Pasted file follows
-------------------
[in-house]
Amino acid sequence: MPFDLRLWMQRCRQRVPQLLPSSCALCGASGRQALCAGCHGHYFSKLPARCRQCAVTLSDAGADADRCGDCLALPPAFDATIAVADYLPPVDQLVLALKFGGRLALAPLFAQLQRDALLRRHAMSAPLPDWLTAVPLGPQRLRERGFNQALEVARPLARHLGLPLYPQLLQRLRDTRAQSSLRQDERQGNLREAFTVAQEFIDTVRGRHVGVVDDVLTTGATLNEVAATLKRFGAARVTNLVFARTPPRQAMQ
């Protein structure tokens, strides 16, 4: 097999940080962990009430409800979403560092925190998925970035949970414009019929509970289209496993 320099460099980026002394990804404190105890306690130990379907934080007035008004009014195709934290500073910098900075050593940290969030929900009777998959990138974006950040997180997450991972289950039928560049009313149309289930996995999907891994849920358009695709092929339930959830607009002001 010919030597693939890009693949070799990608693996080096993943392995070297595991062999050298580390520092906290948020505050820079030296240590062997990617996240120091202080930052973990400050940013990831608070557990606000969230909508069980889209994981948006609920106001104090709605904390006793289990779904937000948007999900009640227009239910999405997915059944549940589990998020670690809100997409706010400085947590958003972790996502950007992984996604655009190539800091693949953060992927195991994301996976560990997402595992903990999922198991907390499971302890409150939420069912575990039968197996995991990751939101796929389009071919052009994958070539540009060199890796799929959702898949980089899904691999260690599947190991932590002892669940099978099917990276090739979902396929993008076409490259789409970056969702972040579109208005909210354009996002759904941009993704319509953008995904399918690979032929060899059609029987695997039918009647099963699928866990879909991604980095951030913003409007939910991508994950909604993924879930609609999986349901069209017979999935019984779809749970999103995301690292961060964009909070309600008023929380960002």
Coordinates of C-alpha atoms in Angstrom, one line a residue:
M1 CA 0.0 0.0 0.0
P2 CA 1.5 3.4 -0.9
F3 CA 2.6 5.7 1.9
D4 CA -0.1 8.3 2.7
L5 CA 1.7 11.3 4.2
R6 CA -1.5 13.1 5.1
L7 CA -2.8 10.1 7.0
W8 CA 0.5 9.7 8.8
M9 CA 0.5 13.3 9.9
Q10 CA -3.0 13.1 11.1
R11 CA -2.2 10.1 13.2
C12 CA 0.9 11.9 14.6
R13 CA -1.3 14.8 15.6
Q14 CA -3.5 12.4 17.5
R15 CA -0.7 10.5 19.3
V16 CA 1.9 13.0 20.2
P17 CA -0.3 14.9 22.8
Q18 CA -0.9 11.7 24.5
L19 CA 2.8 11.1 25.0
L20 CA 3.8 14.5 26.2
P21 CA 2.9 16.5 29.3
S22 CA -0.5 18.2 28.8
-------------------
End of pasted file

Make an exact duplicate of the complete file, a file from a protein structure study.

[in-house]
Amino acid sequence: MPFDLRLWMQRCRQRVPQLLPSSCALCGASGRQALCAGCHGHYFSKLPARCRQCAVTLSDAGADADRCGDCLALPPAFDATIAVADYLPPVDQLVLALKFGGRLALAPLFAQLQRDALLRRHAMSAPLPDWLTAVPLGPQRLRERGFNQALEVARPLARHLGLPLYPQLLQRLRDTRAQSSLRQDERQGNLREAFTVAQEFIDTVRGRHVGVVDDVLTTGATLNEVAATLKRFGAARVTNLVFARTPPRQAMQ
């Protein structure tokens, strides 16, 4: 097999940080962990009430409800979403560092925190998925970035949970414009019929509970289209496993 320099460099980026002394990804404190105890306690130990379907934080007035008004009014195709934290500073910098900075050593940290969030929900009777998959990138974006950040997180997450991972289950039928560049009313149309289930996995999907891994849920358009695709092929339930959830607009002001 010919030597693939890009693949070799990608693996080096993943392995070297595991062999050298580390520092906290948020505050820079030296240590062997990617996240120091202080930052973990400050940013990831608070557990606000969230909508069980889209994981948006609920106001104090709605904390006793289990779904937000948007999900009640227009239910999405997915059944549940589990998020670690809100997409706010400085947590958003972790996502950007992984996604655009190539800091693949953060992927195991994301996976560990997402595992903990999922198991907390499971302890409150939420069912575990039968197996995991990751939101796929389009071919052009994958070539540009060199890796799929959702898949980089899904691999260690599947190991932590002892669940099978099917990276090739979902396929993008076409490259789409970056969702972040579109208005909210354009996002759904941009993704319509953008995904399918690979032929060899059609029987695997039918009647099963699928866990879909991604980095951030913003409007939910991508994950909604993924879930609609999986349901069209017979999935019984779809749970999103995301690292961060964009909070309600008023929380960002």
Coordinates of C-alpha atoms in Angstrom, one line a residue:
M1 CA 0.0 0.0 0.0
P2 CA 1.5 3.4 -0.9
F3 CA 2.6 5.7 1.9
D4 CA -0.1 8.3 2.7
L5 CA 1.7 11.3 4.2
R6 CA -1.5 13.1 5.1
L7 CA -2.8 10.1 7.0
W8 CA 0.5 9.7 8.8
M9 CA 0.5 13.3 9.9
Q10 CA -3.0 13.1 11.1
R11 CA -2.2 10.1 13.2
C12 CA 0.9 11.9 14.6
R13 CA -1.3 14.8 15.6
Q14 CA -3.5 12.4 17.5
R15 CA -0.7 10.5 19.3
V16 CA 1.9 13.0 20.2
P17 CA -0.3 14.9 22.8
Q18 CA -0.9 11.7 24.5
L19 CA 2.8 11.1 25.0
L20 CA 3.8 14.5 26.2
P21 CA 2.9 16.5 29.3
S22 CA -0.5 18.2 28.8